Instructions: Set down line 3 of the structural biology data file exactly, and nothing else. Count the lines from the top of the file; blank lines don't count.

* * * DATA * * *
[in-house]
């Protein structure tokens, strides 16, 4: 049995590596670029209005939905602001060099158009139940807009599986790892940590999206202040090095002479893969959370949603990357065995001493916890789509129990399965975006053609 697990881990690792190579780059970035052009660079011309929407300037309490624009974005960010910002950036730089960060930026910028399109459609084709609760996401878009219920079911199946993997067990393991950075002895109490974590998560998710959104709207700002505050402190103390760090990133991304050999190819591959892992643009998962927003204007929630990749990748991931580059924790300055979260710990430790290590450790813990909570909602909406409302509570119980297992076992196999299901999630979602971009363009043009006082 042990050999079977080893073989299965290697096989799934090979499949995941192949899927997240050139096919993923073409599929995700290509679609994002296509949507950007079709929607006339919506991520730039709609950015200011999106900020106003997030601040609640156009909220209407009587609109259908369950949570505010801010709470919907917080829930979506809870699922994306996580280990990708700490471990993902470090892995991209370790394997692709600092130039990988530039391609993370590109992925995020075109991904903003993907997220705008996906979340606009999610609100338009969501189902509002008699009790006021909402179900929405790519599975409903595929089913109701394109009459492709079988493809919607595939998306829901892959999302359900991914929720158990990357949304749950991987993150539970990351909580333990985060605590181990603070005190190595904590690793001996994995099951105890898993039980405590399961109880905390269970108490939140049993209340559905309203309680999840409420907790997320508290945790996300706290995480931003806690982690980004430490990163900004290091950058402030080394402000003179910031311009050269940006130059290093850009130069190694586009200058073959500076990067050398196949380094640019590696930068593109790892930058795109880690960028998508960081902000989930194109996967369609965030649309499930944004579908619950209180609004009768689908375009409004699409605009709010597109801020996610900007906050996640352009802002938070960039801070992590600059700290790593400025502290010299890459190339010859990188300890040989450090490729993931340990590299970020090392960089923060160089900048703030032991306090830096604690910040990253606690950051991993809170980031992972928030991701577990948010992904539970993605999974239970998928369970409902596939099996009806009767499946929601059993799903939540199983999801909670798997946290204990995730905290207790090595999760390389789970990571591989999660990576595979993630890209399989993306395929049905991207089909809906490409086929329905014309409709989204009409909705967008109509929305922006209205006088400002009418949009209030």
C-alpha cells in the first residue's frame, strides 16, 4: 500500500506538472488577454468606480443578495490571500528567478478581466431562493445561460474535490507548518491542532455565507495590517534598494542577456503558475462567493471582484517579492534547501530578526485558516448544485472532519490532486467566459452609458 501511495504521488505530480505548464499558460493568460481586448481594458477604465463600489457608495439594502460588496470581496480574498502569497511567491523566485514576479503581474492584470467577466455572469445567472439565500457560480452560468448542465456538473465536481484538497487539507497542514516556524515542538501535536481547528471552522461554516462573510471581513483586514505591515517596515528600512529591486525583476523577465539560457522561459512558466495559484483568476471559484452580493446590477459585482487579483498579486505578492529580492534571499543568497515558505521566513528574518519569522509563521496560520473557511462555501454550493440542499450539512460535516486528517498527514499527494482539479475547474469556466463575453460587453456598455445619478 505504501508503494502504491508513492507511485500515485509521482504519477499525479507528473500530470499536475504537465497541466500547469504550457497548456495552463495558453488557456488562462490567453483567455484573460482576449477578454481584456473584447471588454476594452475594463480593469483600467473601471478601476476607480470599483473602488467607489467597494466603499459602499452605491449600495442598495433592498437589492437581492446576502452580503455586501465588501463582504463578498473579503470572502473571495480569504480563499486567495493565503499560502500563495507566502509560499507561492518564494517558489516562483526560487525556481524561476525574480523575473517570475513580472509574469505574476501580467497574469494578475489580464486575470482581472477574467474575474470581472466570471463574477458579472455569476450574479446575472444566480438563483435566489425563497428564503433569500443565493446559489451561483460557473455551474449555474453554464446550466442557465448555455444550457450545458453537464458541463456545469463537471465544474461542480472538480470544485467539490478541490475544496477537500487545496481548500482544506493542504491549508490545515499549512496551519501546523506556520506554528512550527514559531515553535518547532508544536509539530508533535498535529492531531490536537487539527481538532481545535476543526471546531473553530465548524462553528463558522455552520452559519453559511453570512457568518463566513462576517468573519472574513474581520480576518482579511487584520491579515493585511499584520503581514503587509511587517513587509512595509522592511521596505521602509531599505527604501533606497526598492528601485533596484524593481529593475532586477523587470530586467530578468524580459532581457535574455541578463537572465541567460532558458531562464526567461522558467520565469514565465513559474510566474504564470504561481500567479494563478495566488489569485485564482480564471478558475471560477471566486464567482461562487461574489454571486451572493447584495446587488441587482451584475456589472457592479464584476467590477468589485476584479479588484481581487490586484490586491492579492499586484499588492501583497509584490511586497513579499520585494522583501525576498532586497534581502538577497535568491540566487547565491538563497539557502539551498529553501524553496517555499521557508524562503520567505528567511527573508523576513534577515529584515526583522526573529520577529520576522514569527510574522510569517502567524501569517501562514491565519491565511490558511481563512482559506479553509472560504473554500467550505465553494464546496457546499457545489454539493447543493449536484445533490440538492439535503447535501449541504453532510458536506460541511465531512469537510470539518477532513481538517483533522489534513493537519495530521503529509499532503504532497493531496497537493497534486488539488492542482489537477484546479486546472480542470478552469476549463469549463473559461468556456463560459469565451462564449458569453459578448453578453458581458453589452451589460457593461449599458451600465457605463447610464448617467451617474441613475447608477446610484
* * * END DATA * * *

C-alpha cells in the first residue's frame, strides 16, 4: 500500500506538472488577454468606480443578495490571500528567478478581466431562493445561460474535490507548518491542532455565507495590517534598494542577456503558475462567493471582484517579492534547501530578526485558516448544485472532519490532486467566459452609458 501511495504521488505530480505548464499558460493568460481586448481594458477604465463600489457608495439594502460588496470581496480574498502569497511567491523566485514576479503581474492584470467577466455572469445567472439565500457560480452560468448542465456538473465536481484538497487539507497542514516556524515542538501535536481547528471552522461554516462573510471581513483586514505591515517596515528600512529591486525583476523577465539560457522561459512558466495559484483568476471559484452580493446590477459585482487579483498579486505578492529580492534571499543568497515558505521566513528574518519569522509563521496560520473557511462555501454550493440542499450539512460535516486528517498527514499527494482539479475547474469556466463575453460587453456598455445619478 505504501508503494502504491508513492507511485500515485509521482504519477499525479507528473500530470499536475504537465497541466500547469504550457497548456495552463495558453488557456488562462490567453483567455484573460482576449477578454481584456473584447471588454476594452475594463480593469483600467473601471478601476476607480470599483473602488467607489467597494466603499459602499452605491449600495442598495433592498437589492437581492446576502452580503455586501465588501463582504463578498473579503470572502473571495480569504480563499486567495493565503499560502500563495507566502509560499507561492518564494517558489516562483526560487525556481524561476525574480523575473517570475513580472509574469505574476501580467497574469494578475489580464486575470482581472477574467474575474470581472466570471463574477458579472455569476450574479446575472444566480438563483435566489425563497428564503433569500443565493446559489451561483460557473455551474449555474453554464446550466442557465448555455444550457450545458453537464458541463456545469463537471465544474461542480472538480470544485467539490478541490475544496477537500487545496481548500482544506493542504491549508490545515499549512496551519501546523506556520506554528512550527514559531515553535518547532508544536509539530508533535498535529492531531490536537487539527481538532481545535476543526471546531473553530465548524462553528463558522455552520452559519453559511453570512457568518463566513462576517468573519472574513474581520480576518482579511487584520491579515493585511499584520503581514503587509511587517513587509512595509522592511521596505521602509531599505527604501533606497526598492528601485533596484524593481529593475532586477523587470530586467530578468524580459532581457535574455541578463537572465541567460532558458531562464526567461522558467520565469514565465513559474510566474504564470504561481500567479494563478495566488489569485485564482480564471478558475471560477471566486464567482461562487461574489454571486451572493447584495446587488441587482451584475456589472457592479464584476467590477468589485476584479479588484481581487490586484490586491492579492499586484499588492501583497509584490511586497513579499520585494522583501525576498532586497534581502538577497535568491540566487547565491538563497539557502539551498529553501524553496517555499521557508524562503520567505528567511527573508523576513534577515529584515526583522526573529520577529520576522514569527510574522510569517502567524501569517501562514491565519491565511490558511481563512482559506479553509472560504473554500467550505465553494464546496457546499457545489454539493447543493449536484445533490440538492439535503447535501449541504453532510458536506460541511465531512469537510470539518477532513481538517483533522489534513493537519495530521503529509499532503504532497493531496497537493497534486488539488492542482489537477484546479486546472480542470478552469476549463469549463473559461468556456463560459469565451462564449458569453459578448453578453458581458453589452451589460457593461449599458451600465457605463447610464448617467451617474441613475447608477446610484